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Using a Z-Wave programmer (aka a master controller), you can essentially flip the switch's software (if you installed it upside-down, intentionally or accidentally, the software can compensate for that).
Also, by default, when flicking the switch the lights won't turn on/off immediately - instead they will slowly fade on or off. If you have a Z-Wave programmer, you can change the speed of the fading to something quicker or slower, or can remove the fading altogether and instantly turn on or off.
Pro Inconspicuous design
Once installed, these look like just any regular old light switch. They will fit into any house just fine without drawing any attention to themselves. It's the best way to upgrade the tech in your house without changing the way it looks at all.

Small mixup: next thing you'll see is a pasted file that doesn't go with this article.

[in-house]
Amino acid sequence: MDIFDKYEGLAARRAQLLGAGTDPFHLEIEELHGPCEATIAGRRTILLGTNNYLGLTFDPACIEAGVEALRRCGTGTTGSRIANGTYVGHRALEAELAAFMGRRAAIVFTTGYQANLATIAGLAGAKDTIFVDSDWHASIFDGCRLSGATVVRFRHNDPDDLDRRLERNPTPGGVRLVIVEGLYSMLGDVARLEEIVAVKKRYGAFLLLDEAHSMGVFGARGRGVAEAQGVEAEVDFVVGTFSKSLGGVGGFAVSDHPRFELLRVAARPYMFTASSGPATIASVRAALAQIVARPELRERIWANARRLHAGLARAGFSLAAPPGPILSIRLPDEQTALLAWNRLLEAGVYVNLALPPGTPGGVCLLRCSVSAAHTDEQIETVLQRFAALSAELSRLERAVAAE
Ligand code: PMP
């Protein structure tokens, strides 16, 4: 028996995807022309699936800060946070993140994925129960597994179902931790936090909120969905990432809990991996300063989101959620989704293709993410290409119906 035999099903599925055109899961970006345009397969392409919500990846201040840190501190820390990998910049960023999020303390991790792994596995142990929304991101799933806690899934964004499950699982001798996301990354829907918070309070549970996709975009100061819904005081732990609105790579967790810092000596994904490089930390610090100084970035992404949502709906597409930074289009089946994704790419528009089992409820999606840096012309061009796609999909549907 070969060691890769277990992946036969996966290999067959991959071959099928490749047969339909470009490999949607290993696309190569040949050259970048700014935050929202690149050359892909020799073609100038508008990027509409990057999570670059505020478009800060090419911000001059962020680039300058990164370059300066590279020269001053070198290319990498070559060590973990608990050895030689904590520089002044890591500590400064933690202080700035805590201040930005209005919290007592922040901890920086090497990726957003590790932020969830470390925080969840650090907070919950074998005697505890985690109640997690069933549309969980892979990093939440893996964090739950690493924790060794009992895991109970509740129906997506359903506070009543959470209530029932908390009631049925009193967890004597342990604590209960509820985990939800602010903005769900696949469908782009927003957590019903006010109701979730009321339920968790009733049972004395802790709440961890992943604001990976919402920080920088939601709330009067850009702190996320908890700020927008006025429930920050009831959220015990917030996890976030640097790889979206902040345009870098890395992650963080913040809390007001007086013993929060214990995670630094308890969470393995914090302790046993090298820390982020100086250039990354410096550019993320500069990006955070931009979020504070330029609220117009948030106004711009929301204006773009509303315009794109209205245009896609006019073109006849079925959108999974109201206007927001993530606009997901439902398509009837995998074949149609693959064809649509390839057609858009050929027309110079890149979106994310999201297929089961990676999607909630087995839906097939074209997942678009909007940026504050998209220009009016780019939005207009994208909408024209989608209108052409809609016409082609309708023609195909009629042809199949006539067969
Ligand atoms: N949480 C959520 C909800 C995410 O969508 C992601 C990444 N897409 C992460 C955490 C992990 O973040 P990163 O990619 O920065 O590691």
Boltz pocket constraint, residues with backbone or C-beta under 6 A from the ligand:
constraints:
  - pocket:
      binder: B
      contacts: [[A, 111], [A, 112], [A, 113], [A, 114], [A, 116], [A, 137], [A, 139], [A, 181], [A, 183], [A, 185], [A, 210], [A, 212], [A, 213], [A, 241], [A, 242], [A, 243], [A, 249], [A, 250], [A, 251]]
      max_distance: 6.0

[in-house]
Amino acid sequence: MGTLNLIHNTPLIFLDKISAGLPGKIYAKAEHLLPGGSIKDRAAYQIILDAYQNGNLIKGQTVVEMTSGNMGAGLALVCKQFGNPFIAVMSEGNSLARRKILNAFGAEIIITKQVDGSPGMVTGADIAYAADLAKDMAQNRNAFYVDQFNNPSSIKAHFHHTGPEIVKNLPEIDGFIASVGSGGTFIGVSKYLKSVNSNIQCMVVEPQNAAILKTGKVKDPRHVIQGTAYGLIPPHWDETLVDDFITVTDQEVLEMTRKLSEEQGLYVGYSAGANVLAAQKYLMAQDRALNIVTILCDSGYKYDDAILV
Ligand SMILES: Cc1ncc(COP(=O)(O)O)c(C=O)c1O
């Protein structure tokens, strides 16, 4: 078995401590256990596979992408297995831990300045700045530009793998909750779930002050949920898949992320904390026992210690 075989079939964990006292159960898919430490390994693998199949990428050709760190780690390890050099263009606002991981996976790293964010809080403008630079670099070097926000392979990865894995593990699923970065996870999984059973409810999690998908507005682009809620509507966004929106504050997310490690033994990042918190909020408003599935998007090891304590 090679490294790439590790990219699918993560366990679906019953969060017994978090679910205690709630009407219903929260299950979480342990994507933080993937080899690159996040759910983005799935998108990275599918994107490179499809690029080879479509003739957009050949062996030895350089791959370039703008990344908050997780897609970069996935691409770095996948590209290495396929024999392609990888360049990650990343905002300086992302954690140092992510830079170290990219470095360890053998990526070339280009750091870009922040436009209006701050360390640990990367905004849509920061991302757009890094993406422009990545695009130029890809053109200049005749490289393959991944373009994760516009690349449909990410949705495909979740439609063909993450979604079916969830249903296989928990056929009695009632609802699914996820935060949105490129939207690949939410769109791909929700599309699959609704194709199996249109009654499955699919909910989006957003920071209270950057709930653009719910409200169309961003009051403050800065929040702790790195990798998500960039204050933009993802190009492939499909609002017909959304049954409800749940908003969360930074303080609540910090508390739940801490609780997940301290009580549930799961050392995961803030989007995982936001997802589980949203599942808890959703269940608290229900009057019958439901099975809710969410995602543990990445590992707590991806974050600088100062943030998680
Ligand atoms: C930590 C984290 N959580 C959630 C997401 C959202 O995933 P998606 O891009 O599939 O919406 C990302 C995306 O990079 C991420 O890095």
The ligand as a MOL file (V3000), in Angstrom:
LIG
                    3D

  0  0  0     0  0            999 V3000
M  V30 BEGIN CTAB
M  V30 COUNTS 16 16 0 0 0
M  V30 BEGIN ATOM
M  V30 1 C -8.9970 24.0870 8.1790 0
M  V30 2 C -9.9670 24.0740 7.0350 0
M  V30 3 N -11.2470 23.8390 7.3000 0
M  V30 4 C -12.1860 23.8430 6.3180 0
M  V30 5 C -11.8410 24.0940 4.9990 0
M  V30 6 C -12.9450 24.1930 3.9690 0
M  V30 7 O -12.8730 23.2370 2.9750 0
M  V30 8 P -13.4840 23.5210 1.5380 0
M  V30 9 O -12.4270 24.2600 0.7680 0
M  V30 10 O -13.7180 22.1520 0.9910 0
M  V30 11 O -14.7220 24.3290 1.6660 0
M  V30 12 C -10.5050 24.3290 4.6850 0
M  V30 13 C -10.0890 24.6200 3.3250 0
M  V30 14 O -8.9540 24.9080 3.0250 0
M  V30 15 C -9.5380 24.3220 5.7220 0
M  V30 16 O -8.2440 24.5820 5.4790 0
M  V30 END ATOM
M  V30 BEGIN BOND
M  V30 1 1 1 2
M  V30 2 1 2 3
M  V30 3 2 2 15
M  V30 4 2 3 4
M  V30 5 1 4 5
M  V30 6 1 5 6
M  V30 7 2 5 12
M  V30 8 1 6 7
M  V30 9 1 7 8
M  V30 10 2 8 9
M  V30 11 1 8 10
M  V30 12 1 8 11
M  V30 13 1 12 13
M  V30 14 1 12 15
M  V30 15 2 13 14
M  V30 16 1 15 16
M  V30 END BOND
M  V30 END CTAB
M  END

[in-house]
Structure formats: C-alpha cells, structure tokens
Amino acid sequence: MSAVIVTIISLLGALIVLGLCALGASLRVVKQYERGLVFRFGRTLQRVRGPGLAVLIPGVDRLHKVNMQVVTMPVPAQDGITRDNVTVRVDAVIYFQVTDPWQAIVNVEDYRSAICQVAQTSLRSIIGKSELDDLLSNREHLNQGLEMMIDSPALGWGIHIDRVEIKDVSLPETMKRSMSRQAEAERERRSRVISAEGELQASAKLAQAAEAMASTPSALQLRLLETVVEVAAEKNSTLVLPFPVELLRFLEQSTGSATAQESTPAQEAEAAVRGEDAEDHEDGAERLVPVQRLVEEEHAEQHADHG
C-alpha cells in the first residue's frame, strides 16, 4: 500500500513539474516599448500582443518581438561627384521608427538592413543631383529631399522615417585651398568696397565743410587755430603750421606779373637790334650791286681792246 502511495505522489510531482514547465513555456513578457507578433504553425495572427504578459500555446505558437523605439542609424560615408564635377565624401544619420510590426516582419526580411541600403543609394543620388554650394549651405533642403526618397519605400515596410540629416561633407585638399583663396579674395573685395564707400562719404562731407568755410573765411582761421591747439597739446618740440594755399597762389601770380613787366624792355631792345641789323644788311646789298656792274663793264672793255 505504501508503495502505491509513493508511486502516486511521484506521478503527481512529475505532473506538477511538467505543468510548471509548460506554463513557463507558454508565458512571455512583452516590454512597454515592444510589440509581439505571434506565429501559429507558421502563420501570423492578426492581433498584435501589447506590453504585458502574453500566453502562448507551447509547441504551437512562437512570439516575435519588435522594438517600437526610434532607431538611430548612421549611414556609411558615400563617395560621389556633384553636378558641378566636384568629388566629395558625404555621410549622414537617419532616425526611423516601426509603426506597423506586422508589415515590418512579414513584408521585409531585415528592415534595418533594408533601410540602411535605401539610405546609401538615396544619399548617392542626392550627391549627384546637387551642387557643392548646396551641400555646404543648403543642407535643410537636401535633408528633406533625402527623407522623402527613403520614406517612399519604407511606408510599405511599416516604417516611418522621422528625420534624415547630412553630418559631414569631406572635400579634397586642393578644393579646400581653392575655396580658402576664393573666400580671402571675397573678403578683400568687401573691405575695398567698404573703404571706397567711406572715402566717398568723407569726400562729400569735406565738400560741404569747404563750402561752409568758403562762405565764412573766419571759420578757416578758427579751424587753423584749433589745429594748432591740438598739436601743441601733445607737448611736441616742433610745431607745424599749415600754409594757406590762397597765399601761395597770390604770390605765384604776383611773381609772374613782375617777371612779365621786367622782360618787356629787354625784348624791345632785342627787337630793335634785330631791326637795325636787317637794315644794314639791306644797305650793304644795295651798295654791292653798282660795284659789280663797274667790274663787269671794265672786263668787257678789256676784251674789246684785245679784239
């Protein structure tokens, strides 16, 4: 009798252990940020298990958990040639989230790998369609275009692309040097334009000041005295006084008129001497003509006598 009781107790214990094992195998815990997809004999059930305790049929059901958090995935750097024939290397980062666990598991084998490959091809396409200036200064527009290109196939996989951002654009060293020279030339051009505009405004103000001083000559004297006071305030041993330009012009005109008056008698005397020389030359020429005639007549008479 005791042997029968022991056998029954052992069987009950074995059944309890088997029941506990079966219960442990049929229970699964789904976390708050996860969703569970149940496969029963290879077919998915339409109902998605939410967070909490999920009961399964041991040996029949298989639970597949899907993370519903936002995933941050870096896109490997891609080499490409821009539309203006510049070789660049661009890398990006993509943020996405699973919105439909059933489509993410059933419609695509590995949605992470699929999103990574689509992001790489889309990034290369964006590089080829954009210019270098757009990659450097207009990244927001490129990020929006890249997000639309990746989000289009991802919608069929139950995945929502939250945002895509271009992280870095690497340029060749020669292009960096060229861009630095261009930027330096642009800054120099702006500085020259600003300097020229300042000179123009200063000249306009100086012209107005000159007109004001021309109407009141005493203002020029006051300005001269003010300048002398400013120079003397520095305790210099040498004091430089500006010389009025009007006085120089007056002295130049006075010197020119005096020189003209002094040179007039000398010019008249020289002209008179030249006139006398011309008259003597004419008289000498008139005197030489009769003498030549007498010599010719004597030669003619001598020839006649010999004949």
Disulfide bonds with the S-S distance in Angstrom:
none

Con Installation can be difficult
If you haven't swapped out wall switches before, it can be tricky. You will have to un-wire the old one, and wire the new one to the existing wires. The instructions use some jargon that isn't explained, which you will need to figure out before the instructions make any sense ('line' means the wire coming from the breaker, 'load' means the wire going to the light fixture, and 'traveler' means the wire(s) that runs between multiple switches that control the same light.
Con House wiring requires neutral wire
The neutral wire is needed for this wall switch - it simply won't function without it. Older houses may not have the wiring required for these switches to work.